Gramps.

I found out today from my mother that – although nothing is ever definite about these things – it would appear that my Grandfather, John Henry Bylinowski, is teetering on the edge of life and death, and it’s starting to look like he’s running out of comebacks.

Well past eighty, he has been sick for so very long, really since the turn of the century.   Alzheimers, continual infections, as well as the natural tapering off of his abilities due to age, previous illness, and just plain years of hard work. I can’t help but (selfishly) think that in a way I’ll be, not glad to see him go, but glad that at least the majority of my memories of him were incredible ones, and not filled with decades of slow decline and final unknowingness.

Ah, what to say?  It’s hard to express the sort of childlike glee I used to have when going down into Grampa’s basement at his old house in Alabama.  It seems so near to me but so hard to really tell it. Going down the crickety brown staircase, you never knew what he would be getting into down there, but you always knew it would be neat to hear him tell of it, and even though I’ve never been the sort of handyman that he was, I think it was at partially attributable to his inquisitiveness and natural sense of wonder that I later found a love for networks and for figuring that that solving practical problems is really a big part of what keeps me feeling good.

& So now he may soon leave us all, and we are left unsatisfied, groping with the pale and misbegotten eulogy to which most of us are fated, that indeed John Bylinowski may have never made a zillion dollars or found the cure for cancer or singlehandedly saved a baby from a burning building, but you know what? The man never complained about a goddamned thing that befell him, he charted his own path in life, followed it as best he could, and for that (and for a lot more) I am so glad that he was mine and I was his for these past 32 years.

I will miss him if he goes.  I already have missed him for years now.  Alzheimer’s prepares you for these things in a way that nothing else can, but still, the thought of not having the solid presence of Grampa in the room with us will be hard to fathom and will in the end make me have to trudge through these old wounds again for awhile.  I don’t mind it though: if there was ever anyone worth missing this much, it is him.

The truly tender spot in my mind is contemplating the possibility of life without Grampa for my Grandmother, who has for as long as I can remember, been one of the halest, heartiest people I know.  Watching his decline while she gracefully ages with him worries me to no end, because once he is gone, her role as his caretaker will be forsaken, and sadly so.  She has tirelessly worked to make his life as comfortable as possible  – and this reaches way back in time to far before his health was ever bad – but since things became worse for him physically, she has and continues to do an outstanding job, though I fear she would disagree, as she has always been very hard on herself.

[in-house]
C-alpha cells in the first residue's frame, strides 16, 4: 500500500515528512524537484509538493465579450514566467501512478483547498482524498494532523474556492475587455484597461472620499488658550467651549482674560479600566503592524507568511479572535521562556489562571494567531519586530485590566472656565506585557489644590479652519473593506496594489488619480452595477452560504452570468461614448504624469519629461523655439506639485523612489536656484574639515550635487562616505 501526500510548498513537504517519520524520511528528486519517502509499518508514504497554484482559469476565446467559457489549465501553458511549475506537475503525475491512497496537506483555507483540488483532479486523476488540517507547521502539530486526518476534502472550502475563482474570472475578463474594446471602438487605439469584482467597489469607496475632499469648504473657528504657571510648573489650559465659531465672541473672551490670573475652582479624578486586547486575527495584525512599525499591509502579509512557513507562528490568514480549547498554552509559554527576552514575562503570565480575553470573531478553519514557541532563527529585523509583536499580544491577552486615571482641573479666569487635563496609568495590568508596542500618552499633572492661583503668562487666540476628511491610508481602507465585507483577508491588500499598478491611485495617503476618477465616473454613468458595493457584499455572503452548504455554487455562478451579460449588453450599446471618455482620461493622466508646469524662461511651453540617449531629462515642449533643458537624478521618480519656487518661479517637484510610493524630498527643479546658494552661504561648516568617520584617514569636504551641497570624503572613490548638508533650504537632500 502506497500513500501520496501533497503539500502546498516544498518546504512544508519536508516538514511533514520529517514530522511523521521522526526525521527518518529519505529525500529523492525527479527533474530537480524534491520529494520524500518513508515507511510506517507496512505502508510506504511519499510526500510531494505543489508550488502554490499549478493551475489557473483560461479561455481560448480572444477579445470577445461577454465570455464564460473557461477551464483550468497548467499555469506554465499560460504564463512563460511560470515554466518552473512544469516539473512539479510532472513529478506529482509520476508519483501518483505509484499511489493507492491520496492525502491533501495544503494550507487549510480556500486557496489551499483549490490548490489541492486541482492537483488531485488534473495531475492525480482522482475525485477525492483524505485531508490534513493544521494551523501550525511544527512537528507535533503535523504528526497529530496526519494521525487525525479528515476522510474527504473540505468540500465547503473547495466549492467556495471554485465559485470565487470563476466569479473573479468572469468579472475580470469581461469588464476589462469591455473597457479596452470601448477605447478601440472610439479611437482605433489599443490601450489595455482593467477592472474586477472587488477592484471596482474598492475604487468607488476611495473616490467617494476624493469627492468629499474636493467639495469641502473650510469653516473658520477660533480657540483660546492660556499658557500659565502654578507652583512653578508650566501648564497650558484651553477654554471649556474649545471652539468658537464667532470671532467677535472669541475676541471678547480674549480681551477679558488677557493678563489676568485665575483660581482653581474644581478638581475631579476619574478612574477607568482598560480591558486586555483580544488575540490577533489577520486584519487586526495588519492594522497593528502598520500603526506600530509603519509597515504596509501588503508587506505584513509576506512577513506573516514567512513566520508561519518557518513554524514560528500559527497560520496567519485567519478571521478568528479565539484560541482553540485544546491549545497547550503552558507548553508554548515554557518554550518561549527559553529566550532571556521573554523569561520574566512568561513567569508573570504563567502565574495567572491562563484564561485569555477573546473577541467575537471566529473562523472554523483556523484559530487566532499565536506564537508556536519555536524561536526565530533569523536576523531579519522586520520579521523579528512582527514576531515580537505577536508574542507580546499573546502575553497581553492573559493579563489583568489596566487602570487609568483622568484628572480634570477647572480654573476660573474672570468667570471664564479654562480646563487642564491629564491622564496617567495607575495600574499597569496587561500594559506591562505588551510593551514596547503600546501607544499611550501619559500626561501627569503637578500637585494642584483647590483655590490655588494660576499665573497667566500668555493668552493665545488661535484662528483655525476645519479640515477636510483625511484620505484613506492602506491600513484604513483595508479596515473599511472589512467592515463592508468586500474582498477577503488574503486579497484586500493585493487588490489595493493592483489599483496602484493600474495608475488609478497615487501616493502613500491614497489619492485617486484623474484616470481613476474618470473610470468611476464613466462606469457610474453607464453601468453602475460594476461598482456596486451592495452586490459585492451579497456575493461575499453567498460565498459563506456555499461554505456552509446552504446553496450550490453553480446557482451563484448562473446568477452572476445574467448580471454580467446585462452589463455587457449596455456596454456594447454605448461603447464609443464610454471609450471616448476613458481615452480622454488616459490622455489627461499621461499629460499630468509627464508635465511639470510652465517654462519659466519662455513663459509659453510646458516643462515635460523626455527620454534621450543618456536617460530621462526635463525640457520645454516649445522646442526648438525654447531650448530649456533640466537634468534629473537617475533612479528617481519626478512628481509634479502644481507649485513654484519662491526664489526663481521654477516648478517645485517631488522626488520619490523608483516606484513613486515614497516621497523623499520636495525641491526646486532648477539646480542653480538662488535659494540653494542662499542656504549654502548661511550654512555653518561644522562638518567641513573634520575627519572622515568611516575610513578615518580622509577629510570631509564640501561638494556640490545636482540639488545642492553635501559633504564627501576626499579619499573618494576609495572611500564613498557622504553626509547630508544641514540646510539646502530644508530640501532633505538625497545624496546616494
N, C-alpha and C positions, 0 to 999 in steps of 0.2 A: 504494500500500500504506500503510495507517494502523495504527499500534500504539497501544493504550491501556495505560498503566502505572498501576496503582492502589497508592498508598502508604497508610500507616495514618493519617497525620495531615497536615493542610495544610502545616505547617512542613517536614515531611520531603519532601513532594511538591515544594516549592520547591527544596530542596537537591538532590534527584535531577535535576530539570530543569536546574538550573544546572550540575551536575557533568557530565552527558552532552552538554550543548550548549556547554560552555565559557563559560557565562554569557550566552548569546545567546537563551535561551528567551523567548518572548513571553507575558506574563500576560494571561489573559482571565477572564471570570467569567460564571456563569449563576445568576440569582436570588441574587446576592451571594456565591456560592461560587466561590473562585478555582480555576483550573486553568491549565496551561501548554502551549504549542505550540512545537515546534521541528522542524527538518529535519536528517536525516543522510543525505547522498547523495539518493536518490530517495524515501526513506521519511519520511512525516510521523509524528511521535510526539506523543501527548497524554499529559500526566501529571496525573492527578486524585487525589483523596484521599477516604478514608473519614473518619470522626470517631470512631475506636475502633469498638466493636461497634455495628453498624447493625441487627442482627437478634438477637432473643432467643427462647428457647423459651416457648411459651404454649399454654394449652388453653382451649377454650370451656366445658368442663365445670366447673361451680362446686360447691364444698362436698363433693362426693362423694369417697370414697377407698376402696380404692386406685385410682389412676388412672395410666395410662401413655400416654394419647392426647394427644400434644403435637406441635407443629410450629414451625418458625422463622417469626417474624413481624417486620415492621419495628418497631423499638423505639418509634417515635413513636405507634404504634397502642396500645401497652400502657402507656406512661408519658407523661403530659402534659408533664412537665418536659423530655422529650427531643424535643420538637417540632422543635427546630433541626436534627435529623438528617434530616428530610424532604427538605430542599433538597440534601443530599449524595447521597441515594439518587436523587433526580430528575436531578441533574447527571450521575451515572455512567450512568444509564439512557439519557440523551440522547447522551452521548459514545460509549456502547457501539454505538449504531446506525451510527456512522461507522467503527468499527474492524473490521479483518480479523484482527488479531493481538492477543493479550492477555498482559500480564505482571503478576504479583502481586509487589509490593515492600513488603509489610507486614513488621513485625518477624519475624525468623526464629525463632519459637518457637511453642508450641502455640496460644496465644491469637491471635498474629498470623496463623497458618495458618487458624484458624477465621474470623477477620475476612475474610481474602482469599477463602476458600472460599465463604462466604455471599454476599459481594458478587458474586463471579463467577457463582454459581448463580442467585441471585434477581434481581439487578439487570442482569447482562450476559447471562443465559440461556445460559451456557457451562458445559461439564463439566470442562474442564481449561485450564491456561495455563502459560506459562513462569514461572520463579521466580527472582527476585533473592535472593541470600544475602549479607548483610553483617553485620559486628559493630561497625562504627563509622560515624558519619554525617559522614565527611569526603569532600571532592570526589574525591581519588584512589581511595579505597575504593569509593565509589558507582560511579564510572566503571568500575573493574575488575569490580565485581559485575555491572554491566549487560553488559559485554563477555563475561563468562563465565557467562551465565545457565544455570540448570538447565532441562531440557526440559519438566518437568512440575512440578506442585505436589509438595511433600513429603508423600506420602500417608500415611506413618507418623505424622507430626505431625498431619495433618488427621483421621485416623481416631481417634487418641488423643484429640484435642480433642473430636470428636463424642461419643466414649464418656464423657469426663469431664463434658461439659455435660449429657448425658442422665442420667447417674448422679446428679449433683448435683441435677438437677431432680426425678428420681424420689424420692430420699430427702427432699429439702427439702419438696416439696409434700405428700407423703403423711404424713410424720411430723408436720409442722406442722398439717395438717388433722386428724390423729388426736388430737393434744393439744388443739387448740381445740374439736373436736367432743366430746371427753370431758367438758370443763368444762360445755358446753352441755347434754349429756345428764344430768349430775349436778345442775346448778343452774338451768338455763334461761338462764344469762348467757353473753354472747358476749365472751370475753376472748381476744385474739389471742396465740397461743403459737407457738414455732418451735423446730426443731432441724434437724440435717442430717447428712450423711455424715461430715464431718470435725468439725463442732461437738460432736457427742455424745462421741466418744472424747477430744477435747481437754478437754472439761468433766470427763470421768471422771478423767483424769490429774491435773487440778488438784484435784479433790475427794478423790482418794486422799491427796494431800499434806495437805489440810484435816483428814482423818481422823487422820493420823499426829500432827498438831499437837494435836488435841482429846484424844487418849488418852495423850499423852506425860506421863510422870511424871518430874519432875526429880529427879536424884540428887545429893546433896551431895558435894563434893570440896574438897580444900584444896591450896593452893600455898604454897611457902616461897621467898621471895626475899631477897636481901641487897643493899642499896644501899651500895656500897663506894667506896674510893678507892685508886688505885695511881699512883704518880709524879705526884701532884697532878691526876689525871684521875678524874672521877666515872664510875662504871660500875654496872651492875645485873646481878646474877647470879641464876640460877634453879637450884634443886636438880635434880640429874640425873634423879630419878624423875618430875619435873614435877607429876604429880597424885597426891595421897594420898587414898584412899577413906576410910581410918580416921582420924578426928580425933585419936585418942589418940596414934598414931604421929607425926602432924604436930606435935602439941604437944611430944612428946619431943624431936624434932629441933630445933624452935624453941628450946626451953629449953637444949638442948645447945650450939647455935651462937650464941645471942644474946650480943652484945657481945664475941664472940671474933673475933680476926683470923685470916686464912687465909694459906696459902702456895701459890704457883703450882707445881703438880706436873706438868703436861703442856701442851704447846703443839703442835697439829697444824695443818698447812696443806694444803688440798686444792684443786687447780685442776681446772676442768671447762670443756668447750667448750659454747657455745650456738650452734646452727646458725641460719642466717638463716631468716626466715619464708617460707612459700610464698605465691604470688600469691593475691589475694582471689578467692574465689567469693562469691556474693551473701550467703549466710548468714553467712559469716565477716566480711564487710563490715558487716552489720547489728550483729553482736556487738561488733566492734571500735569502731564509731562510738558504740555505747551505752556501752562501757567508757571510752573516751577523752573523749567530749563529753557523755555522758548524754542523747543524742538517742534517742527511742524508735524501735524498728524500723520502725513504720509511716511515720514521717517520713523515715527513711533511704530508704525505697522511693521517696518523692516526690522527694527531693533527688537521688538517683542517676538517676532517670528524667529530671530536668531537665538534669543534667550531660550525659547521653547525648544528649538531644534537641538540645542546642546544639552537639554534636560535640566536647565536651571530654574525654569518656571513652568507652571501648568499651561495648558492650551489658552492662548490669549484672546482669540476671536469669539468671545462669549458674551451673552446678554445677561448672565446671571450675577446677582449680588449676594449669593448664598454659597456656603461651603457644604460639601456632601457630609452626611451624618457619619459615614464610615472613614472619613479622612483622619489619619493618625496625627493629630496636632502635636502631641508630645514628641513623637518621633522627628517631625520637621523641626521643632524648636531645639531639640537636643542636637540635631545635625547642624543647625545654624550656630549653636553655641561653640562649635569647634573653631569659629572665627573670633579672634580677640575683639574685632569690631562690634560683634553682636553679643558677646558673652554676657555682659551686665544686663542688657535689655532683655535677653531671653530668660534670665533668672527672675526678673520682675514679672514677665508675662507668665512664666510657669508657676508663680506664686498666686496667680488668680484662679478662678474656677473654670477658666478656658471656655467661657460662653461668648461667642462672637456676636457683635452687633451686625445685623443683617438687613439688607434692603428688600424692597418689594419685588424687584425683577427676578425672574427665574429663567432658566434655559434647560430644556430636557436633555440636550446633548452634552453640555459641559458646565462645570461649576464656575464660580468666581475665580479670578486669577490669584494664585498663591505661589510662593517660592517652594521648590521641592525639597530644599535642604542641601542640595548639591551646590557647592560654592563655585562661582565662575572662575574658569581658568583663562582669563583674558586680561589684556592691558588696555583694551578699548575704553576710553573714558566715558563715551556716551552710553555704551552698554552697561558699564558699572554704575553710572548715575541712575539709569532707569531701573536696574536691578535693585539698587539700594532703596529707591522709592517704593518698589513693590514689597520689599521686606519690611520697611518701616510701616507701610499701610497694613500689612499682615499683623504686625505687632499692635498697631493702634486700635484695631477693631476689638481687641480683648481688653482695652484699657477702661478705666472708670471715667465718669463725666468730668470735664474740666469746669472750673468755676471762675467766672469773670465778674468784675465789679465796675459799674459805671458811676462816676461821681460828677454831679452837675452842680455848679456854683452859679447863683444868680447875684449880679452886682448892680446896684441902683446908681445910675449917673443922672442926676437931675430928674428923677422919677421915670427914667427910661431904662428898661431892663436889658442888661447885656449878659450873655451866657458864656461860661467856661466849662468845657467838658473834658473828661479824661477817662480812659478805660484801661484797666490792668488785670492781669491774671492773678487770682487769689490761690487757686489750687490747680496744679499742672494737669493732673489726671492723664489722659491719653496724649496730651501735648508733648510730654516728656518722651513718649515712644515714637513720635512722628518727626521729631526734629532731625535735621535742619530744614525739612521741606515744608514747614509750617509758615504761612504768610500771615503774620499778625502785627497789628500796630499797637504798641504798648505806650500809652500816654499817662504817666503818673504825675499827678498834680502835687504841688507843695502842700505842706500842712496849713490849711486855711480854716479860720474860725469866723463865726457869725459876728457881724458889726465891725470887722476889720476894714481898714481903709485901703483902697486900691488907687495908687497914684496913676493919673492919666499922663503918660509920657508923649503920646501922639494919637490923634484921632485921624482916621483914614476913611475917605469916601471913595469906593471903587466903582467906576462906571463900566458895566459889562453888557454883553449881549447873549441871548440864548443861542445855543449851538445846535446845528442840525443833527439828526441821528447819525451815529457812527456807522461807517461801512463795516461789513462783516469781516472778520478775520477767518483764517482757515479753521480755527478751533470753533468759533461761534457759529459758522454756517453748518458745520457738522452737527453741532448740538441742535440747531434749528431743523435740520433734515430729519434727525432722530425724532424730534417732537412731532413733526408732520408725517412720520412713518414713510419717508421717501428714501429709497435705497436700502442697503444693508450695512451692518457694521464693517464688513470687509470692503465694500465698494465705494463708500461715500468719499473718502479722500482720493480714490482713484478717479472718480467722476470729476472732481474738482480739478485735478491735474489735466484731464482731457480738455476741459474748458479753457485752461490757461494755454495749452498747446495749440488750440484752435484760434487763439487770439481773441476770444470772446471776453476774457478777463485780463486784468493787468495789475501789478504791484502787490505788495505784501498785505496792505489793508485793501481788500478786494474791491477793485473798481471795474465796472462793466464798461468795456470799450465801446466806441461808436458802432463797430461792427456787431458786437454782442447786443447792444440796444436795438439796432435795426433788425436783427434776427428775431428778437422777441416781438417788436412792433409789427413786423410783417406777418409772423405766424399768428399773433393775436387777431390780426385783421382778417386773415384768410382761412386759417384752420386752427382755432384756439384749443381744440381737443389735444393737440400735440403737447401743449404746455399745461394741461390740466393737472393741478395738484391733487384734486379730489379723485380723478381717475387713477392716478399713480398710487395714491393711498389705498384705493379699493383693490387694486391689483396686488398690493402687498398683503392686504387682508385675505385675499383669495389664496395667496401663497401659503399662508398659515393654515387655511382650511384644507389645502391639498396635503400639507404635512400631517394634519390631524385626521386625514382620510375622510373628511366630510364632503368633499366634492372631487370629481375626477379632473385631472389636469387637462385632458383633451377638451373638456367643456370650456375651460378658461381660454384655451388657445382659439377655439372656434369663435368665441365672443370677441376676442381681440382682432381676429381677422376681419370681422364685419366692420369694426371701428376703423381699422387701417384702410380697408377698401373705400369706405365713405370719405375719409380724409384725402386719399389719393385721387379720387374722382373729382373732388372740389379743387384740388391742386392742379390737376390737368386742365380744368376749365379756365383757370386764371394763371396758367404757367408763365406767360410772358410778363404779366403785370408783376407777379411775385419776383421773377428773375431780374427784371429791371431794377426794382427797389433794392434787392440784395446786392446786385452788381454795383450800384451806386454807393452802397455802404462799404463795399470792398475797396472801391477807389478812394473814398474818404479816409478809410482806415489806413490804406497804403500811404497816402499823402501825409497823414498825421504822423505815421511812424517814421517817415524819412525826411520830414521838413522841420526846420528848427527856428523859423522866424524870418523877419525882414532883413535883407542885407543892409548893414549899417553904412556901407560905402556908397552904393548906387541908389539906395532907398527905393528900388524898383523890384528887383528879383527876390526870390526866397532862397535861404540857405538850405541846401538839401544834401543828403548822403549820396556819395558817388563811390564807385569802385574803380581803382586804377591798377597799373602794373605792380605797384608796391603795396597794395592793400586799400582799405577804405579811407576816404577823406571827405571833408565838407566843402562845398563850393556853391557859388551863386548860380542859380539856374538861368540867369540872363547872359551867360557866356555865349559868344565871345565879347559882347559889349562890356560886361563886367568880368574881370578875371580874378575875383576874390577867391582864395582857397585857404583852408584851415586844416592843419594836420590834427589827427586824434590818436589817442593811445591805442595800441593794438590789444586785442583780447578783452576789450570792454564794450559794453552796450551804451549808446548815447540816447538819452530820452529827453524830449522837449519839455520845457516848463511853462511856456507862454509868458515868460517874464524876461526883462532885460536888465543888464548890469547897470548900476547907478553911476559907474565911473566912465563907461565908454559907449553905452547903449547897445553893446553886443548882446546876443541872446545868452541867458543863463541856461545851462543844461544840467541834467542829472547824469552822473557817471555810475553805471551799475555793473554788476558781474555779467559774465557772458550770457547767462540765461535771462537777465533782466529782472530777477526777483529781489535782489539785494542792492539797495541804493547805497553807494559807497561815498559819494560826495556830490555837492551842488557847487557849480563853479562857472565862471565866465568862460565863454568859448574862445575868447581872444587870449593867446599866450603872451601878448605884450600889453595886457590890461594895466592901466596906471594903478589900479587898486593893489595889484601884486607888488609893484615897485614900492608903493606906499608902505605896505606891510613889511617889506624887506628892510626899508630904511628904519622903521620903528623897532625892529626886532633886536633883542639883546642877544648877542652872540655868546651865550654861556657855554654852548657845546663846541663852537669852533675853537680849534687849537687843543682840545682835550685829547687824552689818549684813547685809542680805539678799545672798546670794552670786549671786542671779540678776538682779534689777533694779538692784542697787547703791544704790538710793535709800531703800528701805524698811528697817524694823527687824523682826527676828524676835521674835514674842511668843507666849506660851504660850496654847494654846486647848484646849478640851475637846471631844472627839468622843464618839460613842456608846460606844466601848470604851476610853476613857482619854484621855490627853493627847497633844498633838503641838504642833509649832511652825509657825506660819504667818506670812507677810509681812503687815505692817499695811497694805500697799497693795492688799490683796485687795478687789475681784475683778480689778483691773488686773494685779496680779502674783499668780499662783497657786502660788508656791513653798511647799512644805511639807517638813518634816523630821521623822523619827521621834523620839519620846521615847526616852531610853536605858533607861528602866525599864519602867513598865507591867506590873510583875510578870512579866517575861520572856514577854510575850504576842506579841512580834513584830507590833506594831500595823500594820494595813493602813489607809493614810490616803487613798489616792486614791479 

I have to make a conscious effort to keep my mind off the apocryphal aspect of this whole situation, because as we all know, stories abound like this in families all across the world: an aged grandfather dies, and the grandmother wastes away from grief shortly thereafter.  While it’s hard not to be moved by the sort of symbolic power that these stories can have, for the life of me I cannot embrace it for our family.  I know it will be hard for Grandmother and it will be a terrible time for her when Gramps moves on, but I just hope that she can see it through because the world just isn’t ready to see them both off yet.  How in the world will I know when to put a coat on in the evenings (in the summertime, no less) without my grandmother?  I just can’t MAKE those kinds of logical connections without her!  Somebody still needs to be around to make sure my nose is clean, dammit, and I think Grandmother still has a of of life left in her.  I hope she will agree, when and if the worst comes to pass.  Because to my mind at least, the worst has already come to pass: a brilliant person has been dulled by time and disease.  (And to be sure, Gramps would never EVER admit to having been brilliant, though I think beneath it all, he was smarter than he was modest.)

Good luck in the next few days, Gramps (and you too Grandmother), and Godspeed no matter what happens. I love you both very much.

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October 2008
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Currently Reading:

Burning in Water, Drowning in Flame - Charles Bukowski

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Mr. Bungle - California

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